Journal of Occupational Health
Online ISSN : 1348-9585
Print ISSN : 1341-9145
ISSN-L : 1341-9145
Original Articles
Effects of obesity, metabolic syndrome, and non-alcoholic or alcoholic elevated liver enzymes on incidence of diabetes following lifestyle intervention: A subanalysis of the J-DOIT1
Naoki SakaneKazuhiko KotaniAkiko SuganumaKaoru TakahashiJuichi SatoSadao SuzukiKazuo IzumiMasayuki KatoMitsuhiko NodaShinsuke NirengiHideshi Kuzuya
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JOURNALS OPEN ACCESS

2020 Volume 62 Issue 1

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Abstract

Objectives: Using annual health check-up data, the aim of this study was to identify target populations for lifestyle interventions to effectively prevent diabetes in a real-world setting.

Methods: The Japan Diabetes Outcome Intervention Trial-1, a prospective, cluster-randomized controlled trial, was launched to test if year-long telephone-delivered lifestyle support by health professionals can prevent the development of type 2 diabetes (T2D) in people with impaired fasting glucose (IFG) identified at health check-ups. A total of 2607 participants aged 20-65 years with IFG were randomized to an intervention arm (n = 1240) or a control arm (n = 1367). We performed subgroup analysis to examine the effects of the intervention on the incidence of T2D in participants with body mass index (BMI) ≥25, metabolic syndrome (MetS), and non-alcoholic or alcoholic elevated liver enzymes at the baseline. Cox regression analysis adjusted for sex was used to calculate the hazard ratios (HRs).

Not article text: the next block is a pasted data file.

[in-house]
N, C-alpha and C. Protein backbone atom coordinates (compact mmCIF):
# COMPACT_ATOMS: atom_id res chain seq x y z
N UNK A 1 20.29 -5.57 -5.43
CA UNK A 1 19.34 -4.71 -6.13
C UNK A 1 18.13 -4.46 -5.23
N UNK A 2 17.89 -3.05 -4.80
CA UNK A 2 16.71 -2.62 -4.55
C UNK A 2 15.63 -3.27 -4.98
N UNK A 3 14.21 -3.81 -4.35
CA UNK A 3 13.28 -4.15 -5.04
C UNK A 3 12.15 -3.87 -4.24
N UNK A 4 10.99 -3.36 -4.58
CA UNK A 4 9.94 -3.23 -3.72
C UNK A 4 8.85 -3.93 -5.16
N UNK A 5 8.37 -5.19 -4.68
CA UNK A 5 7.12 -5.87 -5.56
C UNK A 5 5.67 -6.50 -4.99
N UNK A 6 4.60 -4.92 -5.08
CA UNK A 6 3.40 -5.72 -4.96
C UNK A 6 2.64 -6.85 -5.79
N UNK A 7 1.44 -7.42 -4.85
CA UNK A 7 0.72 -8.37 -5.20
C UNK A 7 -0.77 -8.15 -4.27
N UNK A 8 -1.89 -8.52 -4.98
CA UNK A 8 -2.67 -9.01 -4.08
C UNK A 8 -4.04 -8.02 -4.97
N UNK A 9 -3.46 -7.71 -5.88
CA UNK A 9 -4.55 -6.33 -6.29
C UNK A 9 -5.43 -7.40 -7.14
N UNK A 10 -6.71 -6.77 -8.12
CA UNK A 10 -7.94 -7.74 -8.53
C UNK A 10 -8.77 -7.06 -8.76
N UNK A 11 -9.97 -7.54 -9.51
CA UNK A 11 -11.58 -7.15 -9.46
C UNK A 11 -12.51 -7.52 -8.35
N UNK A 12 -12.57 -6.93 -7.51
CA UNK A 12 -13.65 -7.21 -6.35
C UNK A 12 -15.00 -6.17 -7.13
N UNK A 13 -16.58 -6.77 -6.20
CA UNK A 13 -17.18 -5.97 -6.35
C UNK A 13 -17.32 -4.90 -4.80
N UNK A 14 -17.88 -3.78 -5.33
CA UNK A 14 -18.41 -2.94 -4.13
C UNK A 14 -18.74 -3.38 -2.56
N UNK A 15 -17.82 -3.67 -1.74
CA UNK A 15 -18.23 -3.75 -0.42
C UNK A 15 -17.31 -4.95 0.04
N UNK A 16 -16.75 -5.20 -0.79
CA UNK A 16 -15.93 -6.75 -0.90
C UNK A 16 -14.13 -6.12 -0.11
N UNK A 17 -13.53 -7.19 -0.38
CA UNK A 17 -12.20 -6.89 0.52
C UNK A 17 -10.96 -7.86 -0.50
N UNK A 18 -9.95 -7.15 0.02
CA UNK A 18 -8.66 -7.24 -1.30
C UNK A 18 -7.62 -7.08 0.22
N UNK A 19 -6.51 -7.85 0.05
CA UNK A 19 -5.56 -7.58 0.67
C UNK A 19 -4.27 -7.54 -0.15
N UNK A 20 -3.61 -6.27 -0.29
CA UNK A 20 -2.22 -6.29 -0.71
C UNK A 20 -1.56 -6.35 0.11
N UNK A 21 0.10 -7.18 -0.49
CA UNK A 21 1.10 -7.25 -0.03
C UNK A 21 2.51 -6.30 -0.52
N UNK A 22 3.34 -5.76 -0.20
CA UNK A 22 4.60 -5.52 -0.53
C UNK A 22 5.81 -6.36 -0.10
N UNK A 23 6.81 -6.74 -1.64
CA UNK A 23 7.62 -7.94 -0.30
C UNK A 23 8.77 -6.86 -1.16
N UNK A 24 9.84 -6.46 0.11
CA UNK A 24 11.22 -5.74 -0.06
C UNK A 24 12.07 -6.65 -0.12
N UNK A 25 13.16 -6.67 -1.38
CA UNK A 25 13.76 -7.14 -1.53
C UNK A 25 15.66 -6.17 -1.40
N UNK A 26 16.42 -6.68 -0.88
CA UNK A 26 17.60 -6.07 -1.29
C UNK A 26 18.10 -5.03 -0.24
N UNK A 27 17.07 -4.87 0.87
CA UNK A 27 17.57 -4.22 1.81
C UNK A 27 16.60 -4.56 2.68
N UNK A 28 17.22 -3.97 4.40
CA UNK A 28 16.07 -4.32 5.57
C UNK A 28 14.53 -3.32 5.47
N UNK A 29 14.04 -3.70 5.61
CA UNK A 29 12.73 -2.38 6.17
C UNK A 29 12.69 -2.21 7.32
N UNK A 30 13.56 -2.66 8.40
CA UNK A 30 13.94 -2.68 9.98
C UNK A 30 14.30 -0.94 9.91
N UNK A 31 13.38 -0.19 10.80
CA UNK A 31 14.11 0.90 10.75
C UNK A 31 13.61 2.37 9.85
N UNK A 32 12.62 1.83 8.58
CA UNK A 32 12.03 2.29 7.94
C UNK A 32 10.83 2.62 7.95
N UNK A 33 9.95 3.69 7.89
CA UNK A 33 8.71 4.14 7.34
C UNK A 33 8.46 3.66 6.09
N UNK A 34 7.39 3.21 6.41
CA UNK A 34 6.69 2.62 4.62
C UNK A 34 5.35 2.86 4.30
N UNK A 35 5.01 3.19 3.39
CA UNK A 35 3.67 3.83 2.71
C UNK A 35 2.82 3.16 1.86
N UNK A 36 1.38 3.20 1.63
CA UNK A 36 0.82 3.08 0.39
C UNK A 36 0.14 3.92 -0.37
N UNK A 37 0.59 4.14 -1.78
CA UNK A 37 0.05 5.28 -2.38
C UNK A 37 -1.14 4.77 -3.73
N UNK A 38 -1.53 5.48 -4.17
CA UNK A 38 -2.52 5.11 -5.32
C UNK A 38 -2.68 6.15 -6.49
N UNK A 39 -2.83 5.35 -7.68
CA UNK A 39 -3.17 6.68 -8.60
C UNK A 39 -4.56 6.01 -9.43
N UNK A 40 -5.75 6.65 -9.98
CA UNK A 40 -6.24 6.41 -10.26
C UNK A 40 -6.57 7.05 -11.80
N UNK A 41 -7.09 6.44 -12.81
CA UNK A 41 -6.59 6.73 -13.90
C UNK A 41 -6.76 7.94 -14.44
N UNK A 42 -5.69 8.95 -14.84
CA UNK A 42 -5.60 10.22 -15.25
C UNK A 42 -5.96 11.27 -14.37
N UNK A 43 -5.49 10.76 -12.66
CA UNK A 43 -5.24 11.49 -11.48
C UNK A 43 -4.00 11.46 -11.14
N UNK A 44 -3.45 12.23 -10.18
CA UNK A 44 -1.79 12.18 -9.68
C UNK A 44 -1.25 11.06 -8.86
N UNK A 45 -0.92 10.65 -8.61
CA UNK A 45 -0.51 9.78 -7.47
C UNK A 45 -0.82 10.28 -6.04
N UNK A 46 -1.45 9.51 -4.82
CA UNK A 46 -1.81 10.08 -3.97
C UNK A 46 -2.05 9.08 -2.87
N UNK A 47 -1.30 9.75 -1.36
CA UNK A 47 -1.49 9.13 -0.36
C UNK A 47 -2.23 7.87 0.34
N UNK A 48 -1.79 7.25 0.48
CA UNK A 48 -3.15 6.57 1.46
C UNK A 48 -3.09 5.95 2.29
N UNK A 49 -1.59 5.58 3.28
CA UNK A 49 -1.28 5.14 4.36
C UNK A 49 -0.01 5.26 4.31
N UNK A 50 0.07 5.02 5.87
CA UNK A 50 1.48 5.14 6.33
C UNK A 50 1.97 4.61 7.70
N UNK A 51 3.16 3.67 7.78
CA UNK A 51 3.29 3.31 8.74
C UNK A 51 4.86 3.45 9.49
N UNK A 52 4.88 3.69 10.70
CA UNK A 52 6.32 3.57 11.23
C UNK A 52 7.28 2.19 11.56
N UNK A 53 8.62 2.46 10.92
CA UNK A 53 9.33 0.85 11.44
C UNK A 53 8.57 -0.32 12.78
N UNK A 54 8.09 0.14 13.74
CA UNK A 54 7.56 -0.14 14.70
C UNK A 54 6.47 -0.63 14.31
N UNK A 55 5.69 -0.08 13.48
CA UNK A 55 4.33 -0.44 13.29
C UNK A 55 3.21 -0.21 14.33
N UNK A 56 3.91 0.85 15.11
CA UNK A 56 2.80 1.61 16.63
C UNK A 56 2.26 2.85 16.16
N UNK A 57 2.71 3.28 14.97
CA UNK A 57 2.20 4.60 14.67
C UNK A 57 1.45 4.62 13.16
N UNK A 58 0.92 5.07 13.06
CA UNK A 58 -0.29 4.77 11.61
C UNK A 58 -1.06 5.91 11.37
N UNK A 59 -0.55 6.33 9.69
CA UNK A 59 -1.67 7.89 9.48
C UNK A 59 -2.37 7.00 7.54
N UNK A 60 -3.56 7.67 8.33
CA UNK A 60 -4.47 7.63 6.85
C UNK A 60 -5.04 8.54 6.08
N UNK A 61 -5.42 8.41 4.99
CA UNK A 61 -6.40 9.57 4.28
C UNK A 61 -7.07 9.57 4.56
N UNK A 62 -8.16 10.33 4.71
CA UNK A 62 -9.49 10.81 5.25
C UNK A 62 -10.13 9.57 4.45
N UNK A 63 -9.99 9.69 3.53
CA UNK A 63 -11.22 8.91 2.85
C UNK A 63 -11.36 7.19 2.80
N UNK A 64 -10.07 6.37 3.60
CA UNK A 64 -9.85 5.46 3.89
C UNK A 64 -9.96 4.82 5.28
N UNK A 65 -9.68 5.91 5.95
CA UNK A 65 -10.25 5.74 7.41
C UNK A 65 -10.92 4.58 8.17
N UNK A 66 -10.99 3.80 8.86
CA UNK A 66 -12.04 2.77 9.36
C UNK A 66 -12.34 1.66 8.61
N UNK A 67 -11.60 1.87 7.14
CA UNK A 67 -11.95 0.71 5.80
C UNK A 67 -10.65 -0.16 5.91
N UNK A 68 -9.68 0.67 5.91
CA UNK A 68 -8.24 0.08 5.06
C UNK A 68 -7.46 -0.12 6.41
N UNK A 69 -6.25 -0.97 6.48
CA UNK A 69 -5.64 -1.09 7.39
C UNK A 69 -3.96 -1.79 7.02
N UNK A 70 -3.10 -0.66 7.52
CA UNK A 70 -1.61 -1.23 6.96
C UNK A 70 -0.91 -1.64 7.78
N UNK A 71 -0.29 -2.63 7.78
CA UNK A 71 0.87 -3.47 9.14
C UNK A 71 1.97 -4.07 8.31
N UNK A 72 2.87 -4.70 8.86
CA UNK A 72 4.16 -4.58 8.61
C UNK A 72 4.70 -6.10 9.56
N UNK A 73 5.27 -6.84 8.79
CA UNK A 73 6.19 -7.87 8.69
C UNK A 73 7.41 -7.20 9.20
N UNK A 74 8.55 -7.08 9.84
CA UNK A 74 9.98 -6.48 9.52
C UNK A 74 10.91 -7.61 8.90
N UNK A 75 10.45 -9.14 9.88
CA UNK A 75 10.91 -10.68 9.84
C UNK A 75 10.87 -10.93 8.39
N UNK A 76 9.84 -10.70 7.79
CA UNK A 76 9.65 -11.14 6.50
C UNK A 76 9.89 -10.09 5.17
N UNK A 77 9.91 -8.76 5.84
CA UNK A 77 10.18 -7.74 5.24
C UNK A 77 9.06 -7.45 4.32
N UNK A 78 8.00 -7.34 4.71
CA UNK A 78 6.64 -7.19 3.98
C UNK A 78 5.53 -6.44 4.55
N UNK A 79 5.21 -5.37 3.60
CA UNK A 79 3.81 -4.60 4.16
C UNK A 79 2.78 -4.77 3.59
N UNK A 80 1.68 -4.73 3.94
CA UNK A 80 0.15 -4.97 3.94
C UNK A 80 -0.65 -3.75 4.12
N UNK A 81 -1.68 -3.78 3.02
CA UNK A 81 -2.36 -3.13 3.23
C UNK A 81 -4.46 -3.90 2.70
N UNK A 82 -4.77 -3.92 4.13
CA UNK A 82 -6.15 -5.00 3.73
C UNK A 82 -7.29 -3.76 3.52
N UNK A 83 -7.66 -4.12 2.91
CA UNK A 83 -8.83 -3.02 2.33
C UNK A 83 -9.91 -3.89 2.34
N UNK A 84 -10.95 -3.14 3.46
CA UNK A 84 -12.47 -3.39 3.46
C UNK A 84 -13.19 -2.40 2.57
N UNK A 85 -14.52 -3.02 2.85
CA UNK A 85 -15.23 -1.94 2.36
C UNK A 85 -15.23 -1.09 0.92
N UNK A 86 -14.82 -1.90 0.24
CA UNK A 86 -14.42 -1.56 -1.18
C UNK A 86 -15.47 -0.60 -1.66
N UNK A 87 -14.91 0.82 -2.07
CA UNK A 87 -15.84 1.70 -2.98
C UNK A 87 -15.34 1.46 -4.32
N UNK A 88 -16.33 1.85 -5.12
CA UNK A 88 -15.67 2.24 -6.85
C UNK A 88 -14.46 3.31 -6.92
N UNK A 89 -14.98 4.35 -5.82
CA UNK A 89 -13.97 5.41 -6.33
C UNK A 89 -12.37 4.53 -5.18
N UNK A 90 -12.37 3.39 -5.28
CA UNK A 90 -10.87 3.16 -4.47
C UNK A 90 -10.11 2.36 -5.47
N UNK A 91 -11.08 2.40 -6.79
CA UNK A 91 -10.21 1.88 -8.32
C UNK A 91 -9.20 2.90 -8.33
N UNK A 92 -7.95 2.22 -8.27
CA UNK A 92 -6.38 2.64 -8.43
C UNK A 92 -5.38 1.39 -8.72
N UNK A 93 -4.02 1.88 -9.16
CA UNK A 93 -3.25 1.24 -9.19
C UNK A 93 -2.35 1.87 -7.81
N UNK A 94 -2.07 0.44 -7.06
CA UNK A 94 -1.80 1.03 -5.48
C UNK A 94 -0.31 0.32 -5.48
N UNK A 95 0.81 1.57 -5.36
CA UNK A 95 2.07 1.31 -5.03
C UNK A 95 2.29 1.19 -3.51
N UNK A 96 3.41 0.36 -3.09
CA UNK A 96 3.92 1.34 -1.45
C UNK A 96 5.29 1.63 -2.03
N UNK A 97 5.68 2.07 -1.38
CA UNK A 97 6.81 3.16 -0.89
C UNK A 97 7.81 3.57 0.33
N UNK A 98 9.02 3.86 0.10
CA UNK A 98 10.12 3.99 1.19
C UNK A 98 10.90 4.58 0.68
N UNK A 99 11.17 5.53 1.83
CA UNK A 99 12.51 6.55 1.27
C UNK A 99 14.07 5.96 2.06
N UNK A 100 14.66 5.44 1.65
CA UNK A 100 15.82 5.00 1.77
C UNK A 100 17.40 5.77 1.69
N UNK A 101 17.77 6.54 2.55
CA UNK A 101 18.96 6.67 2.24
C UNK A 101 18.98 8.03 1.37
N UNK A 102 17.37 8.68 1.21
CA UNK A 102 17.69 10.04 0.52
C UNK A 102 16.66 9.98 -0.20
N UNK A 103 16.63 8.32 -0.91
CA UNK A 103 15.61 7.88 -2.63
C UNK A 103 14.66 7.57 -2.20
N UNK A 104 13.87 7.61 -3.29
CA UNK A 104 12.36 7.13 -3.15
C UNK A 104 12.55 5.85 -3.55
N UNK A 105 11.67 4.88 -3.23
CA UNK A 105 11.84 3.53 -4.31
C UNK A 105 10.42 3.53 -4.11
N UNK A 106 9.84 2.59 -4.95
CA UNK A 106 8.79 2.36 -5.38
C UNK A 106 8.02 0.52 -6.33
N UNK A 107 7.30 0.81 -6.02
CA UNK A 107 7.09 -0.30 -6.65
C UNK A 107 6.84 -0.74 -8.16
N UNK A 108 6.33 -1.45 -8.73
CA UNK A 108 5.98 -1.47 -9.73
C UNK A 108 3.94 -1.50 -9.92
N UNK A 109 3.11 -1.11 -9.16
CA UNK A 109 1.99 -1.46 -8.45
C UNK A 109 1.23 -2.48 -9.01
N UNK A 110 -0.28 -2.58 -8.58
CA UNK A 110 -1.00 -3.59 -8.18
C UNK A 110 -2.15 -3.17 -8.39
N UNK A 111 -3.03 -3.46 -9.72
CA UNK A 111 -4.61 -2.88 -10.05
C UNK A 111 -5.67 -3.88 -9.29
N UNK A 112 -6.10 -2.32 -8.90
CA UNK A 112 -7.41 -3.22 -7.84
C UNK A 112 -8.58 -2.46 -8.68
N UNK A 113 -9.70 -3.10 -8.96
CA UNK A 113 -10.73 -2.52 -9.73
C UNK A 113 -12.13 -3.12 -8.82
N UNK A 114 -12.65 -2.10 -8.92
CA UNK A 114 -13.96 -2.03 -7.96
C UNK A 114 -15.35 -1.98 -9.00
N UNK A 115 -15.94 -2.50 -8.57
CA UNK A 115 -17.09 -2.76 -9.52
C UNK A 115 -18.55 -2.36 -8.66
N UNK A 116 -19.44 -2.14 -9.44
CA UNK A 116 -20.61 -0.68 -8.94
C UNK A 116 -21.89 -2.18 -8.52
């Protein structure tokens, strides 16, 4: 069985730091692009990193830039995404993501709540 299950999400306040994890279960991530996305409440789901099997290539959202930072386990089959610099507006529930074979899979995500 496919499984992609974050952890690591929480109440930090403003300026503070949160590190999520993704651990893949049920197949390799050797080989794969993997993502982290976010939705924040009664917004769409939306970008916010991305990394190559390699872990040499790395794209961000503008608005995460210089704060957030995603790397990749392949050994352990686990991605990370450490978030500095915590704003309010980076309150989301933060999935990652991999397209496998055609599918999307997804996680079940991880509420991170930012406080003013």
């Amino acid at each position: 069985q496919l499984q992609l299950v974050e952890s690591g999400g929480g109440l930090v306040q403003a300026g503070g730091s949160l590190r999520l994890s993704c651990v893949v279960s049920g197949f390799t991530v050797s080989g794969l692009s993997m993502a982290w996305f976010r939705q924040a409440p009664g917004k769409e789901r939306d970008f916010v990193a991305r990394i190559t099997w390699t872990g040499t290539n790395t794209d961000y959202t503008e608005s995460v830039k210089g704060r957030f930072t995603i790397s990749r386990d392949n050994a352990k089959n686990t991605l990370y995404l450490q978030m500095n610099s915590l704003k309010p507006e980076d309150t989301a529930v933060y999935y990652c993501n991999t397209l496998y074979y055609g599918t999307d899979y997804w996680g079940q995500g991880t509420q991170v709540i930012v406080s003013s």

Results: In addition to IFG, the presence of BMI ≥25, MetS, and elevated liver enzymes increased the incidence of diabetes by two- or three-fold. During a median follow-up period of 4.9 years, only the non-alcoholic elevated liver enzyme group showed a low incidence rate owing to lifestyle interventions (adjusted HR: 0.42, 95% confidence interval: 0.18-0.98).

Conclusion: The results suggest that people who have IFG and non-alcoholic elevated liver enzymes are a good target population for lifestyle interventions to effectively reduce the incidence of diabetes in a real-world setting.

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© 2020 The Authors. Journal of Occupational Health published by John Wiley & Sons Australia, Ltd on behalf of The Japan Society for Occupational Health

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